conducive to high performance
The process is not always linear
Several stages may occur
simultaneously
Groups may regress
Ignores the organizational context
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An Alternative Model: Temporary


Groups with Deadlines
PunctuatedEquilibrium Model
Temporary groups
go through
transitions between
inertia and activity.

Sequence of actions:
1. Setting group direction
2. First phase of inertia
3. Half-way point transition
4. Major changes
5. Second phase of inertia

6. Accelerated activity

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The Punctuated-Equilibrium Model

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Group Properties/Determinants
Norms
Status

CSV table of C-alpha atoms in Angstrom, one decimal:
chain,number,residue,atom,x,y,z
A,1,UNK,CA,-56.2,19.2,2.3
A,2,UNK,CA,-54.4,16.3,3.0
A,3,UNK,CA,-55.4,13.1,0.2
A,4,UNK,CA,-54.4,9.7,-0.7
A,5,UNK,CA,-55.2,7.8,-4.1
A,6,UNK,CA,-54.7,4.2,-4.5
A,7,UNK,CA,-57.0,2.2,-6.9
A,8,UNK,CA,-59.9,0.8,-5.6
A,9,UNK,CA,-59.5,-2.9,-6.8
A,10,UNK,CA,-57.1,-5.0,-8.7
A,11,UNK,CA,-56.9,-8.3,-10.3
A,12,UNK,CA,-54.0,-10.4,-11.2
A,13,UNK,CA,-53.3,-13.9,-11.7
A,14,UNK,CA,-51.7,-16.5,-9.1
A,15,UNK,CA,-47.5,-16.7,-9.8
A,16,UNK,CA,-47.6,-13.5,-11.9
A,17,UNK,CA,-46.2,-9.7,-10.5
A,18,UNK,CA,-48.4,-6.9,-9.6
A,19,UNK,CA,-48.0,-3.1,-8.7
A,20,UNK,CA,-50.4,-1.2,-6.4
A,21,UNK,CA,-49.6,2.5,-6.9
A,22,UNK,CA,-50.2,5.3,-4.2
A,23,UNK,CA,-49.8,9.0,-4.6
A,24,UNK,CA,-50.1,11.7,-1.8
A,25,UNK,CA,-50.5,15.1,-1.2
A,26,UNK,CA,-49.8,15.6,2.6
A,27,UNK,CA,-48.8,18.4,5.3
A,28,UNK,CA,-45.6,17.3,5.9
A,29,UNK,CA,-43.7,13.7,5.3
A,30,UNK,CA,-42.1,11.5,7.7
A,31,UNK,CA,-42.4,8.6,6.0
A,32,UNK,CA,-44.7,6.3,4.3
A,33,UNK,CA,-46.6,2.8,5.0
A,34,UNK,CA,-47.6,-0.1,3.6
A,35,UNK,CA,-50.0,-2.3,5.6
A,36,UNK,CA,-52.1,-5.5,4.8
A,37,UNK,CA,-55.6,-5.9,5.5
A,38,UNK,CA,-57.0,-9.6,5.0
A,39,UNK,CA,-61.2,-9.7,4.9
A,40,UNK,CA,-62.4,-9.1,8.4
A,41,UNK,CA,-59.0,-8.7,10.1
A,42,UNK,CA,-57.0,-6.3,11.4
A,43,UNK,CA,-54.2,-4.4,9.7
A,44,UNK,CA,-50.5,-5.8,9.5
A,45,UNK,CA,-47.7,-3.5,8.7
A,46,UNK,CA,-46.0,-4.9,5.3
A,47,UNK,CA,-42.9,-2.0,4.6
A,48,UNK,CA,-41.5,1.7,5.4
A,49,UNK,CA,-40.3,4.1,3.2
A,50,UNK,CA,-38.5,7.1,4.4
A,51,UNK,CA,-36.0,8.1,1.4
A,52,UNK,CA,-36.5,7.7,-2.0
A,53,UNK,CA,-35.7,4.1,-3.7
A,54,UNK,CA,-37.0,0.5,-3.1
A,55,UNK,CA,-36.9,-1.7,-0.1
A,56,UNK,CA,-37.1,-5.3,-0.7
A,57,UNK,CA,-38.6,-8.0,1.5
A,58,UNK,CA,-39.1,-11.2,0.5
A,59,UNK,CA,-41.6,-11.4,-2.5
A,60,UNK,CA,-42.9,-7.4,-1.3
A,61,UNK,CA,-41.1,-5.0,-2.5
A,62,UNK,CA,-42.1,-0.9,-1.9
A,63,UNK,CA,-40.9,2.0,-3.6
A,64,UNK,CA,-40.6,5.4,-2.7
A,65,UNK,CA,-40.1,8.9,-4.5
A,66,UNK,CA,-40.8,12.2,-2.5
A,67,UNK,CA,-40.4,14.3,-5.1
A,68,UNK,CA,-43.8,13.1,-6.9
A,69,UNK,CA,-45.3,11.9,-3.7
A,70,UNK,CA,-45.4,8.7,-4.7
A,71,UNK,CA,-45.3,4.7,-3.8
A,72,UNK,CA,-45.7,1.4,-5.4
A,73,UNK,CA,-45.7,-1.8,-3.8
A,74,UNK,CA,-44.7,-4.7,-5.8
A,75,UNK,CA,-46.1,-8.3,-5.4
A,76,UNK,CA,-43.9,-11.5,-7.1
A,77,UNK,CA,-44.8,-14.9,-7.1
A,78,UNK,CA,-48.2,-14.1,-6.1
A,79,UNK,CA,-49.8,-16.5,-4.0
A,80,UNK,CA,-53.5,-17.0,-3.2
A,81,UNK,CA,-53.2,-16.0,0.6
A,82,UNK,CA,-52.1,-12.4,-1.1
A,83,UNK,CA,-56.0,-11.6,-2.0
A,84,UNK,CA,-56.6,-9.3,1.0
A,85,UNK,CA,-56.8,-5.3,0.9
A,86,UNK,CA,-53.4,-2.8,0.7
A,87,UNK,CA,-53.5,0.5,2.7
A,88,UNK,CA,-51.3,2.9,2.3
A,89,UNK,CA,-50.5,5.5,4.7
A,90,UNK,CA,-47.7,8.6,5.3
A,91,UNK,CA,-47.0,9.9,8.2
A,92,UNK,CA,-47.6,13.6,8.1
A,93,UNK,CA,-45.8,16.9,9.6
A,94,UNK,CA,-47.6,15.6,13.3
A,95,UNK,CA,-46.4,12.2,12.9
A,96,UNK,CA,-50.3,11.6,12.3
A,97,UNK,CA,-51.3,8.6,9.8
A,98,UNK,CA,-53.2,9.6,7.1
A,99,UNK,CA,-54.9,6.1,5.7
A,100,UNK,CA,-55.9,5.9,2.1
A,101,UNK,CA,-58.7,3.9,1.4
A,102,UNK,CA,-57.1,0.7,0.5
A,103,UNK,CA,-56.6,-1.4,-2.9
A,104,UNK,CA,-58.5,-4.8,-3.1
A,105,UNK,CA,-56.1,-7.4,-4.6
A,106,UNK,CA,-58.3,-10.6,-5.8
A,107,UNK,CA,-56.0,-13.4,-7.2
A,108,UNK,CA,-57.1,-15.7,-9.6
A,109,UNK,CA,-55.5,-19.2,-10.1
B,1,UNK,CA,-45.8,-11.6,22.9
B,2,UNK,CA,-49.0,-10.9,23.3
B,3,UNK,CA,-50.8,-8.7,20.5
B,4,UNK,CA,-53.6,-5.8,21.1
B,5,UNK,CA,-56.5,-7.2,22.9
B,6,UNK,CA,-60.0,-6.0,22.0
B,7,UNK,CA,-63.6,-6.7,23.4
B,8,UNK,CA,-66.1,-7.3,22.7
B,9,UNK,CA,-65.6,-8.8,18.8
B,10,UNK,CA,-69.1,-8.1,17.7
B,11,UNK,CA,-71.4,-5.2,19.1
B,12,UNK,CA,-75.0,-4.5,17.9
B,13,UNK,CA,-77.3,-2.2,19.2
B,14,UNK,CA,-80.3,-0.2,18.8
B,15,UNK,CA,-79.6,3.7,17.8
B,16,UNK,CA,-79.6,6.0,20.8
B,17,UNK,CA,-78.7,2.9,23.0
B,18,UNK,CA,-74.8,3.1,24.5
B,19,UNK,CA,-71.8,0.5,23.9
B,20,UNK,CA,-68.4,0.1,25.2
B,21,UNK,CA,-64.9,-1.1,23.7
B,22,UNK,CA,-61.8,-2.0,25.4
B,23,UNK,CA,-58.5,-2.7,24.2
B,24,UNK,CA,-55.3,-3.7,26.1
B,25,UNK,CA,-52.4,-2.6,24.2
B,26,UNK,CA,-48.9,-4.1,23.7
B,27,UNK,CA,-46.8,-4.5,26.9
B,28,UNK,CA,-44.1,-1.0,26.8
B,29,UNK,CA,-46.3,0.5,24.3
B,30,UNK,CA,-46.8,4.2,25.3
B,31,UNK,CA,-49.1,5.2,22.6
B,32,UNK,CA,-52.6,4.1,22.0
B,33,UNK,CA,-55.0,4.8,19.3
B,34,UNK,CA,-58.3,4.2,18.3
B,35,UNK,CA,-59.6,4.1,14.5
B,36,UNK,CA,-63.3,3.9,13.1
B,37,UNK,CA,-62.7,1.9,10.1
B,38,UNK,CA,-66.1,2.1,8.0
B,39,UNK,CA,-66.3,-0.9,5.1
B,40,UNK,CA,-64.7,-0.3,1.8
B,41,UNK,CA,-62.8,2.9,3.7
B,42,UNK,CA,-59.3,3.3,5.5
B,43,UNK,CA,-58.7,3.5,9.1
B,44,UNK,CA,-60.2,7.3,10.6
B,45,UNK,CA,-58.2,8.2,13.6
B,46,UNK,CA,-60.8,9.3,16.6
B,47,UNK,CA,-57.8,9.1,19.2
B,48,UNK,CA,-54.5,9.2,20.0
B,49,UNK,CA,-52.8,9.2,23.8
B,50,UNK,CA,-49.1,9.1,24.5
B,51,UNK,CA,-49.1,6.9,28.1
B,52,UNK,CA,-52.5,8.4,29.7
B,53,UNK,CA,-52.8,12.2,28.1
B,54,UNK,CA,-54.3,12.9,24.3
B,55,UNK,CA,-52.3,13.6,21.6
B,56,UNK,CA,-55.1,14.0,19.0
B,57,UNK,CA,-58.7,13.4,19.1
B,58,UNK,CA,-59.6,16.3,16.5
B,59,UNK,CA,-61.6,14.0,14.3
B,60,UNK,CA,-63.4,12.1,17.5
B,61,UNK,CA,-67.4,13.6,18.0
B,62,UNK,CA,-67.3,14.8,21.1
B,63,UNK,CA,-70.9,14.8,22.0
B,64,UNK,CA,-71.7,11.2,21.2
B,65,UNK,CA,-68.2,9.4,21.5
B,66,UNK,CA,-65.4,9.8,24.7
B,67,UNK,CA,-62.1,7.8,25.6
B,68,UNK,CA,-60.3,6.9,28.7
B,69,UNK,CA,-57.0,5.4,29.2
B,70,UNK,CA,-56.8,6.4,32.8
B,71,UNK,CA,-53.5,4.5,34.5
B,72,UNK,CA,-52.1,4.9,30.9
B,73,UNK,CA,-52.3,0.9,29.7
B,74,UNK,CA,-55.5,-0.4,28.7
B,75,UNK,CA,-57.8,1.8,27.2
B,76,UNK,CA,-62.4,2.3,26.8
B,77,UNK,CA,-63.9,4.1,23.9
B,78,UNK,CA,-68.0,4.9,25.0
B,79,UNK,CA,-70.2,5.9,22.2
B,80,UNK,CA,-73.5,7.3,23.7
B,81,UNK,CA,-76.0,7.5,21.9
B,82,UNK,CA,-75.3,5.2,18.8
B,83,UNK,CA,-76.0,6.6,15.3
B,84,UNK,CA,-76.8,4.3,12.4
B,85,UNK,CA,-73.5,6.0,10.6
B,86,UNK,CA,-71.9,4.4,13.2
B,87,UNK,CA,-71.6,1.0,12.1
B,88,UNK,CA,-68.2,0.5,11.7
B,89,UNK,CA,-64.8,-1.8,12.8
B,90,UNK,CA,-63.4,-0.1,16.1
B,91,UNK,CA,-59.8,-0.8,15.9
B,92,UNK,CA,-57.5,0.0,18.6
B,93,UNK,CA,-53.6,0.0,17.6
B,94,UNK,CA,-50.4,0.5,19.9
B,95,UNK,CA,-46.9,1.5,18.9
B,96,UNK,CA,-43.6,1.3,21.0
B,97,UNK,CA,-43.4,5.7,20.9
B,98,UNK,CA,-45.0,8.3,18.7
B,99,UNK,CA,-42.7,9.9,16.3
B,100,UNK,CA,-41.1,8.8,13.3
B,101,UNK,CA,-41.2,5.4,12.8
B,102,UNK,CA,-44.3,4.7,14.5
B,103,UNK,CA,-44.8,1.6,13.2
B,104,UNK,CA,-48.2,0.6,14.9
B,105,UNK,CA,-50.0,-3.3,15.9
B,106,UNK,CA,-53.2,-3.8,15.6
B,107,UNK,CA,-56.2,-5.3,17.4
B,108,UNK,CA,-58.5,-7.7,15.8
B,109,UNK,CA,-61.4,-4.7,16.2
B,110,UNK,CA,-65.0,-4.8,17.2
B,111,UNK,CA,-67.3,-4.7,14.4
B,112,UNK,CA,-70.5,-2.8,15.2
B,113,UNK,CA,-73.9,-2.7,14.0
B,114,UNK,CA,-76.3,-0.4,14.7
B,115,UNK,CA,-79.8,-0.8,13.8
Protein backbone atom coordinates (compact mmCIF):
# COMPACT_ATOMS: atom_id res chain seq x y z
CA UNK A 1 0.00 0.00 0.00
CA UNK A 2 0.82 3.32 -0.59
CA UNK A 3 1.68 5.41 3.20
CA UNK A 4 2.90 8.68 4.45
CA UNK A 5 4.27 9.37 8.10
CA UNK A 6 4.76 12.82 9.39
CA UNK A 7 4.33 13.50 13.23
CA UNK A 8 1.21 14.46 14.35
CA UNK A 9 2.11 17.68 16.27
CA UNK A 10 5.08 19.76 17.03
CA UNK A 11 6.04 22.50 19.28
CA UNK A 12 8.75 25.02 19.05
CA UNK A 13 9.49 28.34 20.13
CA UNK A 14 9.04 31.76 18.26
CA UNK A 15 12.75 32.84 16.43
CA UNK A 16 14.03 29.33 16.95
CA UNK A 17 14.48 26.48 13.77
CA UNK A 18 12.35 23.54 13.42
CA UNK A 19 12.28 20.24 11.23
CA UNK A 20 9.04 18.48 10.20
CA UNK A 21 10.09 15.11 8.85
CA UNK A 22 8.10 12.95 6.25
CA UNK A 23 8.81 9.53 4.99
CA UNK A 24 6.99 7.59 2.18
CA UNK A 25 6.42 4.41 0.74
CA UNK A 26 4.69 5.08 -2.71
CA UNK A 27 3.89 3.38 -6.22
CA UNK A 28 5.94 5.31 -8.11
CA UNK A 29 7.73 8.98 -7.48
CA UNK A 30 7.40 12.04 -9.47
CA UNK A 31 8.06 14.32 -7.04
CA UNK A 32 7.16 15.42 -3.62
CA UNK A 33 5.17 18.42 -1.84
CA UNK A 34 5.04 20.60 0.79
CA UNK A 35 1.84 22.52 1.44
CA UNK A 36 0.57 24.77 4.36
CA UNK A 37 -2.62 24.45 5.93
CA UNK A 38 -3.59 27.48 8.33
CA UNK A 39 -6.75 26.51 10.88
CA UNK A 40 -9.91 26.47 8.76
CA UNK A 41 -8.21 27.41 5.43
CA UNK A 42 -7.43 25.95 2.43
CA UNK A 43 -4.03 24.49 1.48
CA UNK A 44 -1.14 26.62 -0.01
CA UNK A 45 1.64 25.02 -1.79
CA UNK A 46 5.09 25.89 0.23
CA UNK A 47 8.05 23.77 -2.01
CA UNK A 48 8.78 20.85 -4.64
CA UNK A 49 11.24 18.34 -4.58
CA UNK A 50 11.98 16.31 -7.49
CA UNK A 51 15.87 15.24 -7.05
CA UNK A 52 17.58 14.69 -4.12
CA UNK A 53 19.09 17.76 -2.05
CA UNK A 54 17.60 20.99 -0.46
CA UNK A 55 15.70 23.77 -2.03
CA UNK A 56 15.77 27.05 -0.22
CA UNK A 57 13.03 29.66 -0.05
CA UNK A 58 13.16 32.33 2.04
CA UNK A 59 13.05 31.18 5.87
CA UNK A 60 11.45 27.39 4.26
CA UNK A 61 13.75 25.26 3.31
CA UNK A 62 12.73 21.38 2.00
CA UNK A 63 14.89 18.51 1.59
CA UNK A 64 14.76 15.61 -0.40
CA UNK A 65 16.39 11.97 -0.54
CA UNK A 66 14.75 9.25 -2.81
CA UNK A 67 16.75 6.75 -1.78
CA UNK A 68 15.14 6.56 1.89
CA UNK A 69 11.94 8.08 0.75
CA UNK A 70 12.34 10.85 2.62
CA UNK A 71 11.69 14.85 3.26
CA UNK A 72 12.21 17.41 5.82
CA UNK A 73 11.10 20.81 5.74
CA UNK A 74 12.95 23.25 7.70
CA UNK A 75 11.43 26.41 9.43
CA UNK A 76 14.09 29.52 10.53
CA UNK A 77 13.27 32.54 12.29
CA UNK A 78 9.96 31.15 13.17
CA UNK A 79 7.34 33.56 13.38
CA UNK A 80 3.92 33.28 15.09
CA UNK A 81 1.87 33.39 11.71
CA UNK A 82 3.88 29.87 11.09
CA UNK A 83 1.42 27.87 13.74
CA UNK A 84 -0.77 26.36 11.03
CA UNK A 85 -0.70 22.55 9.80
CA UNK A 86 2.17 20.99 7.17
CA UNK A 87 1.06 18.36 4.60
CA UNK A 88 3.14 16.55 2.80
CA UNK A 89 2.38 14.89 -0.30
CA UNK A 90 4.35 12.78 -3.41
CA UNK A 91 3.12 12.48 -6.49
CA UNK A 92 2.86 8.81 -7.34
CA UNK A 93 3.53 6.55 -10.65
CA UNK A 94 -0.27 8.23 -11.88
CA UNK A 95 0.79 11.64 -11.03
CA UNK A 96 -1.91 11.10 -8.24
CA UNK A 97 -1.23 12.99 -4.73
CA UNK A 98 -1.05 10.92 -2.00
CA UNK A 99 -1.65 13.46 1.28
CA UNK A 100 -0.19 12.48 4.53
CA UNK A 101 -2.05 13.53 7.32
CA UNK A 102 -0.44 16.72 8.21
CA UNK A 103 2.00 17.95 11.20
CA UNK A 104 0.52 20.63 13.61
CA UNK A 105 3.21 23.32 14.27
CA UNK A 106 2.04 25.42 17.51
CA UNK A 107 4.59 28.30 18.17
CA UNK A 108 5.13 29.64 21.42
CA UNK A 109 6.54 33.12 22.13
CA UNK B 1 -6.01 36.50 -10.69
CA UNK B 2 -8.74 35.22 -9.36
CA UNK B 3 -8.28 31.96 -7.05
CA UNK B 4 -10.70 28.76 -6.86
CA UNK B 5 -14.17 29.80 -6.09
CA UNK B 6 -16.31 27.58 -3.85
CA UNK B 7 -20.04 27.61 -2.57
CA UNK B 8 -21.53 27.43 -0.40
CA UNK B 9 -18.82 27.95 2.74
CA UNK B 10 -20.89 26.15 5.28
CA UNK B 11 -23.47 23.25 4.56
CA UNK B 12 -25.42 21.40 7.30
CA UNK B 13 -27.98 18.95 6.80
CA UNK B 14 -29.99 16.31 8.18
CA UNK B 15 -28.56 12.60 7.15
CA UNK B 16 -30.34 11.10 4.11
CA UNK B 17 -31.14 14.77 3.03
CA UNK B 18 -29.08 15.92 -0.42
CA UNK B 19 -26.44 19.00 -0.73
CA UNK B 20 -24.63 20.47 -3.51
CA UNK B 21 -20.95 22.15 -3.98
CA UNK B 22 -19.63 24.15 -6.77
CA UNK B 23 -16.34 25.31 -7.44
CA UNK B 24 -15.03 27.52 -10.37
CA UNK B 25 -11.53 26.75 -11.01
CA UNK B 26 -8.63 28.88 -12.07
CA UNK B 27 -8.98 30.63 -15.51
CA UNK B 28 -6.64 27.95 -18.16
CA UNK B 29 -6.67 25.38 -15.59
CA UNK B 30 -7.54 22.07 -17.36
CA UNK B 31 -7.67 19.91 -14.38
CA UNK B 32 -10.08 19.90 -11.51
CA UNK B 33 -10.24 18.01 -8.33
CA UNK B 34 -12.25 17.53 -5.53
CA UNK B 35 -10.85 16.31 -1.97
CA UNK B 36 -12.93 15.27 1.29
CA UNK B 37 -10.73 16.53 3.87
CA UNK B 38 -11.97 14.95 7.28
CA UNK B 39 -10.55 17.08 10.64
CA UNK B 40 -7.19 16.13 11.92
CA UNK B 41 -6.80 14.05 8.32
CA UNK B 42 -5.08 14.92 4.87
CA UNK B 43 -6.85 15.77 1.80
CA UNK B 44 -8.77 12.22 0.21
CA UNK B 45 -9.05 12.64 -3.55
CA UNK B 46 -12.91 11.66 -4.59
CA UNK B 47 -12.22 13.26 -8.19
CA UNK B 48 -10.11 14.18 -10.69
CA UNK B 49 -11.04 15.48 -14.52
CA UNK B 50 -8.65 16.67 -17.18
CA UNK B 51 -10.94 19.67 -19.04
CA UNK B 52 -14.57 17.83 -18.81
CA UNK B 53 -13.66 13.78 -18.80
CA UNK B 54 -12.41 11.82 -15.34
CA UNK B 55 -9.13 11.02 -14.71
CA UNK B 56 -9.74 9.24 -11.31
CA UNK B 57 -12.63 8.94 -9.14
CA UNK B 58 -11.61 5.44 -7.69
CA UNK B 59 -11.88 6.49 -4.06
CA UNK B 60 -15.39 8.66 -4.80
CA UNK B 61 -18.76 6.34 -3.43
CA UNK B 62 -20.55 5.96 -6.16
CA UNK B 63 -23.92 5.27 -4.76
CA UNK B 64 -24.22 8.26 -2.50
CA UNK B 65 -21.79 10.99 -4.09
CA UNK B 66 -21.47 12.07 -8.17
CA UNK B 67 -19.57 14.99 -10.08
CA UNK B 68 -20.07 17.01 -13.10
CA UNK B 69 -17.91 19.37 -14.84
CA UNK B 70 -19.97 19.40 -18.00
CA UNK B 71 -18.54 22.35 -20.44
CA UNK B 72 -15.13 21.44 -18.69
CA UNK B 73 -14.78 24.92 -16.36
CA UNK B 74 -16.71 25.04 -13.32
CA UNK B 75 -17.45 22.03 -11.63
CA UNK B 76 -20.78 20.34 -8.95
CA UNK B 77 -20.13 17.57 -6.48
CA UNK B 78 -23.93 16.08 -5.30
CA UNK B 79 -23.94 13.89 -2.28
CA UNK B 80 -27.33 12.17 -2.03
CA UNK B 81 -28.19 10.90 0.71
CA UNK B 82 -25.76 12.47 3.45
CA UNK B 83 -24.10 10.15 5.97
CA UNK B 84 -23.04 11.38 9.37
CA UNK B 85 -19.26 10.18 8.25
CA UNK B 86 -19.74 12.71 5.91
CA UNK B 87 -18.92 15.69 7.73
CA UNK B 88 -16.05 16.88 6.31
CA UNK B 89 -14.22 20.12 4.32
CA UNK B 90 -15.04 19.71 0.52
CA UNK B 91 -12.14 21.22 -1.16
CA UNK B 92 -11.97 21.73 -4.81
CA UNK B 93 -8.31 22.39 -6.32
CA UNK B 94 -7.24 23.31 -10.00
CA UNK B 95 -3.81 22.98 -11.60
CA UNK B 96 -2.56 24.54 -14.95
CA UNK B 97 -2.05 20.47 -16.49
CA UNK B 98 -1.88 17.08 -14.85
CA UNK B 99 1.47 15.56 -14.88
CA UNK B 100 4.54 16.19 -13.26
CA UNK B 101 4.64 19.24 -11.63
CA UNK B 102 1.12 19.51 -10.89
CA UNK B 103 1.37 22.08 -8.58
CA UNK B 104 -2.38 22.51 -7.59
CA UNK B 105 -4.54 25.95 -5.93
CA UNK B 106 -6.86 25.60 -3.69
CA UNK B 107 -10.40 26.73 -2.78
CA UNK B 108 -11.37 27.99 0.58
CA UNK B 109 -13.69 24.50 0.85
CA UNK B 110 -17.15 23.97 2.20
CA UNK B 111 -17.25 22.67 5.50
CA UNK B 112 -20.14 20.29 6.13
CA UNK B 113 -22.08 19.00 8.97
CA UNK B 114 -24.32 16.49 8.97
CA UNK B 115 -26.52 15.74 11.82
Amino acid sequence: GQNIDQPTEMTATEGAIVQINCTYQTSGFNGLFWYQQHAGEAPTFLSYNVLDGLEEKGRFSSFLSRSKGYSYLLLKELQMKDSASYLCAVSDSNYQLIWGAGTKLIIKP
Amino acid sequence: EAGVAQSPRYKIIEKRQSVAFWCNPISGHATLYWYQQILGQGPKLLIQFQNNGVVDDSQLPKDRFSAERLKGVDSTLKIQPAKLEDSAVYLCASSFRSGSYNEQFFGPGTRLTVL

Roles

Group
Performa
nce
Cohesiveness

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Size

Group Property 1: Roles

Role
A set of expected behavior patterns attributed to someone
occupying a given position in a social unit
Role Identity
Certain attitudes and behaviors consistent with a role
Role Perception
An individuals view of how he or she is supposed to act in a
given situation received by external stimuli
Role Expectations
How others believe a person should act in a given situation
Psychological Contract: an unwritten agreement that sets
out mutual expectations of management and employees
Role Conflict
A situation in which an individual is confronted by divergent
role expectations
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Group Property 2: Norms

Norms
Acceptable standards of behavior within a group
that are shared by the groups members
Classes of Norms
Performance norms - level of acceptable work
Appearance norms - what to wear
Social arrangement norms - friendships and the
like
Allocation of resources norms - distribution and
assignments of jobs and material
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Norms and Behavior

Conformity
Gaining acceptance by adjusting ones
behavior to align with the norms of the group
Reference Groups
Important groups to which individuals belong